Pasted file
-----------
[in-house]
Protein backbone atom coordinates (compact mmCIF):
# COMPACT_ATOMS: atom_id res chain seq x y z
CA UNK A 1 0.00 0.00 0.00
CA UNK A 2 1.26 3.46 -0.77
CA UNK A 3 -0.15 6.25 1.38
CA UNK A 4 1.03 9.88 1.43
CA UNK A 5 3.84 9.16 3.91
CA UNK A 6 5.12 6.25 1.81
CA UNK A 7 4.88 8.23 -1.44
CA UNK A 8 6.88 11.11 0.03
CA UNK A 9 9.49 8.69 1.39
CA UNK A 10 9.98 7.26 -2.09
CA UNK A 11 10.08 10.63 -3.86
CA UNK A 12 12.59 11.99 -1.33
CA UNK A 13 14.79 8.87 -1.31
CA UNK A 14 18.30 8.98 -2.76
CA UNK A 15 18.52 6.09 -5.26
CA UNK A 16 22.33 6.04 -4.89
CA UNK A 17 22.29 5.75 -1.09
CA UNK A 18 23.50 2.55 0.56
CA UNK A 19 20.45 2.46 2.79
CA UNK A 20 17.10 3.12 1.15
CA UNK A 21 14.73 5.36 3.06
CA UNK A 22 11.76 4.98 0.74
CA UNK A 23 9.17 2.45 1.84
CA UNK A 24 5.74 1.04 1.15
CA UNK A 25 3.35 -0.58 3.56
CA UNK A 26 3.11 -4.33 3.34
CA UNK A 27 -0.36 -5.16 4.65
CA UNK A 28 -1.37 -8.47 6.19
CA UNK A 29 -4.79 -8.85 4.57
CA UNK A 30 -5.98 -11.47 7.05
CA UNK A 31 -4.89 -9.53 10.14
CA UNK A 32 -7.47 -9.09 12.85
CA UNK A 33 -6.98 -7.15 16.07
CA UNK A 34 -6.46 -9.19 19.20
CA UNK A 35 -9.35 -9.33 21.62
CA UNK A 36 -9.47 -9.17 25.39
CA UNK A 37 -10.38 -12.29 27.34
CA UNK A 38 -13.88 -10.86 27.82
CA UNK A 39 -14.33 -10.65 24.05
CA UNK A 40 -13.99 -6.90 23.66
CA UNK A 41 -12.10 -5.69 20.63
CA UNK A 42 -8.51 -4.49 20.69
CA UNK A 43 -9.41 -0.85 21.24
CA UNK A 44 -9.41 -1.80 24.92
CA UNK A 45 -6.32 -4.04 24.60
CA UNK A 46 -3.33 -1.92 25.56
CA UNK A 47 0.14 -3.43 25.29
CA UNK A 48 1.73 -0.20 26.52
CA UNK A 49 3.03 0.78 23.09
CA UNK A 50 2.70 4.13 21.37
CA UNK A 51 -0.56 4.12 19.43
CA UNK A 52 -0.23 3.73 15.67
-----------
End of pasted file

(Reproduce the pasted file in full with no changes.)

[in-house]
Protein backbone atom coordinates (compact mmCIF):
# COMPACT_ATOMS: atom_id res chain seq x y z
CA UNK A 1 0.00 0.00 0.00
CA UNK A 2 1.26 3.46 -0.77
CA UNK A 3 -0.15 6.25 1.38
CA UNK A 4 1.03 9.88 1.43
CA UNK A 5 3.84 9.16 3.91
CA UNK A 6 5.12 6.25 1.81
CA UNK A 7 4.88 8.23 -1.44
CA UNK A 8 6.88 11.11 0.03
CA UNK A 9 9.49 8.69 1.39
CA UNK A 10 9.98 7.26 -2.09
CA UNK A 11 10.08 10.63 -3.86
CA UNK A 12 12.59 11.99 -1.33
CA UNK A 13 14.79 8.87 -1.31
CA UNK A 14 18.30 8.98 -2.76
CA UNK A 15 18.52 6.09 -5.26
CA UNK A 16 22.33 6.04 -4.89
CA UNK A 17 22.29 5.75 -1.09
CA UNK A 18 23.50 2.55 0.56
CA UNK A 19 20.45 2.46 2.79
CA UNK A 20 17.10 3.12 1.15
CA UNK A 21 14.73 5.36 3.06
CA UNK A 22 11.76 4.98 0.74
CA UNK A 23 9.17 2.45 1.84
CA UNK A 24 5.74 1.04 1.15
CA UNK A 25 3.35 -0.58 3.56
CA UNK A 26 3.11 -4.33 3.34
CA UNK A 27 -0.36 -5.16 4.65
CA UNK A 28 -1.37 -8.47 6.19
CA UNK A 29 -4.79 -8.85 4.57
CA UNK A 30 -5.98 -11.47 7.05
CA UNK A 31 -4.89 -9.53 10.14
CA UNK A 32 -7.47 -9.09 12.85
CA UNK A 33 -6.98 -7.15 16.07
CA UNK A 34 -6.46 -9.19 19.20
CA UNK A 35 -9.35 -9.33 21.62
CA UNK A 36 -9.47 -9.17 25.39
CA UNK A 37 -10.38 -12.29 27.34
CA UNK A 38 -13.88 -10.86 27.82
CA UNK A 39 -14.33 -10.65 24.05
CA UNK A 40 -13.99 -6.90 23.66
CA UNK A 41 -12.10 -5.69 20.63
CA UNK A 42 -8.51 -4.49 20.69
CA UNK A 43 -9.41 -0.85 21.24
CA UNK A 44 -9.41 -1.80 24.92
CA UNK A 45 -6.32 -4.04 24.60
CA UNK A 46 -3.33 -1.92 25.56
CA UNK A 47 0.14 -3.43 25.29
CA UNK A 48 1.73 -0.20 26.52
CA UNK A 49 3.03 0.78 23.09
CA UNK A 50 2.70 4.13 21.37
CA UNK A 51 -0.56 4.12 19.43
CA UNK A 52 -0.23 3.73 15.67